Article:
The following is the whole output of iptables -t mangle -L -n:

Chain PREROUTING (policy ACCEPT)
target              prot opt source               destination
ISP_pppoe1_IN       all  --  0.0.0.0/0            0.0.0.0/0            state NEW
ISP_pppoe0_IN       all  --  0.0.0.0/0            0.0.0.0/0            state NEW
WANLOADBALANCE_PRE  all  --  0.0.0.0/0            0.0.0.0/0
VYATTA_FW_IN_HOOK   all  --  0.0.0.0/0            0.0.0.0/0

Chain INPUT (policy ACCEPT)
target     prot opt source               destination

Chain FORWARD (policy ACCEPT)
target     prot opt source               destination

Chain OUTPUT (policy ACCEPT)
target     prot opt source               destination

Chain POSTROUTING (policy ACCEPT)
target     prot opt source               destination
VYATTA_FW_OUT_HOOK  all  --  0.0.0.0/0            0.0.0.0/0

Chain ISP_pppoe0 (1 references)
target     prot opt source               destination
CONNMARK   all  --  0.0.0.0/0            0.0.0.0/0            CONNMARK set 0x1
MARK       all  --  0.0.0.0/0            0.0.0.0/0            MARK set 0x1
!! ACCEPT     all  --  0.0.0.0/0            0.0.0.0/0

Chain ISP_pppoe0_IN (1 references)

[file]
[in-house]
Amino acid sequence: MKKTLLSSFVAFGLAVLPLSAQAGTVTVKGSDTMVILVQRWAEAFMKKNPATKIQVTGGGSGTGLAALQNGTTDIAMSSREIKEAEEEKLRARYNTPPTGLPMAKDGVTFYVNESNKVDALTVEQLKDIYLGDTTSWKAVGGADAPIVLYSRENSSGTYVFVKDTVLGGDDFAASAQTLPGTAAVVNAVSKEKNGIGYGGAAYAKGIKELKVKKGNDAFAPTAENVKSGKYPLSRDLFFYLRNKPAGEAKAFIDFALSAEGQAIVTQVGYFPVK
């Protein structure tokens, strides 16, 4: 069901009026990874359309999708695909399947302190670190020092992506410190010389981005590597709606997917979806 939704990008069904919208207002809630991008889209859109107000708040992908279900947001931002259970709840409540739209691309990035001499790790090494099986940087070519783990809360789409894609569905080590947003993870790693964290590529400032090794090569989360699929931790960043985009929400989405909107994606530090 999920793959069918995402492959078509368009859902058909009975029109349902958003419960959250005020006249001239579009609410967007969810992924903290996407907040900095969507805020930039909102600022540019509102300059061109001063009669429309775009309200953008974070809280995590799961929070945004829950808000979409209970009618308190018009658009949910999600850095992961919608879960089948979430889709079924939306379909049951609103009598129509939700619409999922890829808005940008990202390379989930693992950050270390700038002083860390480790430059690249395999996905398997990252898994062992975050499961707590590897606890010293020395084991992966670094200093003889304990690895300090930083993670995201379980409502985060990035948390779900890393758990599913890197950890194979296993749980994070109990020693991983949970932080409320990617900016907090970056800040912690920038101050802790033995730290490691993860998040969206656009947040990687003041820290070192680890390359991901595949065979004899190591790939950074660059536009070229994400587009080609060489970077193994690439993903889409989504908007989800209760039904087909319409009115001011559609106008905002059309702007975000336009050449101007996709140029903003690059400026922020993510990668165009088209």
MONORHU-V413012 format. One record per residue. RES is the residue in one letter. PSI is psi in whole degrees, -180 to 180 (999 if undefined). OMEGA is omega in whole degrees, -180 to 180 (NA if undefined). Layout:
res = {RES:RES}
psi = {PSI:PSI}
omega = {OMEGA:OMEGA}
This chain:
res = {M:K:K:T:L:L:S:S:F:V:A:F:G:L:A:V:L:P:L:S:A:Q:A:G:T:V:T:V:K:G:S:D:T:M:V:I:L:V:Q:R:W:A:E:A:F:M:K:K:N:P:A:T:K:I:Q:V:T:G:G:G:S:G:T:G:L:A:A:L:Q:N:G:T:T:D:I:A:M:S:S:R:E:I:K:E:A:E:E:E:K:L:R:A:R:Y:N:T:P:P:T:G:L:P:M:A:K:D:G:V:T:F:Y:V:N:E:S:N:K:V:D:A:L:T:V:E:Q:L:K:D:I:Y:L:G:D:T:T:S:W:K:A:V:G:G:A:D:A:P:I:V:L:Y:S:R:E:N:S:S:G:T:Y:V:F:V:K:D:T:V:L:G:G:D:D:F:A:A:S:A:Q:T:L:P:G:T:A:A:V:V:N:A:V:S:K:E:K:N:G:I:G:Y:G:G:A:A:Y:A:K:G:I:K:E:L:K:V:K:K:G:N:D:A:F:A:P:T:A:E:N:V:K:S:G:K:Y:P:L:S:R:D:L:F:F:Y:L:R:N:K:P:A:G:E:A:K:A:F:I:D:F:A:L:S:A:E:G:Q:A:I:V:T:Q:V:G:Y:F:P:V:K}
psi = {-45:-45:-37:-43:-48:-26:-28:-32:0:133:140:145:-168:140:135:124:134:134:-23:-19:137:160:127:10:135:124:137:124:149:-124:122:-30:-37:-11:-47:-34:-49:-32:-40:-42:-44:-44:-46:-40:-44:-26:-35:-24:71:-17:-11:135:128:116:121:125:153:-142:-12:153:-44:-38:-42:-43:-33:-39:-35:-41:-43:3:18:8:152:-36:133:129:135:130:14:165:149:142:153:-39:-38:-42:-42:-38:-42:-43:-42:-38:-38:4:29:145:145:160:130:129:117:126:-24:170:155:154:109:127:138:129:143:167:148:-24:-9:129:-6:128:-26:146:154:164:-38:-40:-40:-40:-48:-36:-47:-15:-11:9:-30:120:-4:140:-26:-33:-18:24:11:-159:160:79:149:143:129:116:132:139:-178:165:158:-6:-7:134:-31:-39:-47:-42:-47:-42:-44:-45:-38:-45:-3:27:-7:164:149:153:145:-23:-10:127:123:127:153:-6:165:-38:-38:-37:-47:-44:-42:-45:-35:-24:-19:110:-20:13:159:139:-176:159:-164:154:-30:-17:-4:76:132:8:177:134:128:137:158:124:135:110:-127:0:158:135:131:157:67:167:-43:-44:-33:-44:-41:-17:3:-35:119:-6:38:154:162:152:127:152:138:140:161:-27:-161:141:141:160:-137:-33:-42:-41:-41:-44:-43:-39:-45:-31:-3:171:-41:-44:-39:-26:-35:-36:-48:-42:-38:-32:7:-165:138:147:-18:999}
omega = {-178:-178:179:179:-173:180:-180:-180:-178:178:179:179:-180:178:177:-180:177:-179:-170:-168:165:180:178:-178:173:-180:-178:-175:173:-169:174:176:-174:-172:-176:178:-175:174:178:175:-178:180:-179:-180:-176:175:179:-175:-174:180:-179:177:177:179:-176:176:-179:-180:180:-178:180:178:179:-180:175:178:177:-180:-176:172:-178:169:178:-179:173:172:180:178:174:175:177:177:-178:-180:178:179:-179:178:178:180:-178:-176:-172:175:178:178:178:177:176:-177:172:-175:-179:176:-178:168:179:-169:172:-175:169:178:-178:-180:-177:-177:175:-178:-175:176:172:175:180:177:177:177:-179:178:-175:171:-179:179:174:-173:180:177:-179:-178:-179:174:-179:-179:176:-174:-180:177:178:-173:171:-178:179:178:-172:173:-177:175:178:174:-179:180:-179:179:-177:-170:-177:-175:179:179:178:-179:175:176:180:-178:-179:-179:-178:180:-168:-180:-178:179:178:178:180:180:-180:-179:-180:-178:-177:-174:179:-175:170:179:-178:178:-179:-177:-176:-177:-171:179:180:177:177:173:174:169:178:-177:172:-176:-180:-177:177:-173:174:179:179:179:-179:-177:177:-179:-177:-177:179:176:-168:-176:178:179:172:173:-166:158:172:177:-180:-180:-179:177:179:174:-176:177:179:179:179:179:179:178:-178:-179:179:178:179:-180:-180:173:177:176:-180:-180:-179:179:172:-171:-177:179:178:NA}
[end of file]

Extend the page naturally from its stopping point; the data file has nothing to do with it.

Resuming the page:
target     prot opt source               destination
CONNMARK   all  --  0.0.0.0/0            0.0.0.0/0            CONNMARK set 0x1

Chain ISP_pppoe1 (1 references)
target     prot opt source               destination
CONNMARK   all  --  0.0.0.0/0            0.0.0.0/0            CONNMARK set 0x2
MARK       all  --  0.0.0.0/0            0.0.0.0/0            MARK set 0x2
!! ACCEPT     all  --  0.0.0.0/0            0.0.0.0/0

Chain ISP_pppoe1_IN (1 references)
target     prot opt source               destination
CONNMARK   all  --  0.0.0.0/0            0.0.0.0/0            CONNMARK set 0x2

Chain VYATTA_FW_IN_HOOK (1 references)
target            prot opt source               destination
pppoe-mangle-out  all  --  0.0.0.0/0            0.0.0.0/0
pppoe-mangle-in   all  --  0.0.0.0/0            0.0.0.0/0
pppoe-mangle-in   all  --  0.0.0.0/0            0.0.0.0/0
pppoe-mangle-out  all  --  0.0.0.0/0            0.0.0.0/0

Chain VYATTA_FW_OUT_HOOK (1 references)
target     prot opt source               destination

Chain WANLOADBALANCE_PRE (1 references)
target      prot opt source               destination
ISP_pppoe0  all  --  0.0.0.0/0            216.239.38.21        state NEW statistic mode random probability 0.50000000000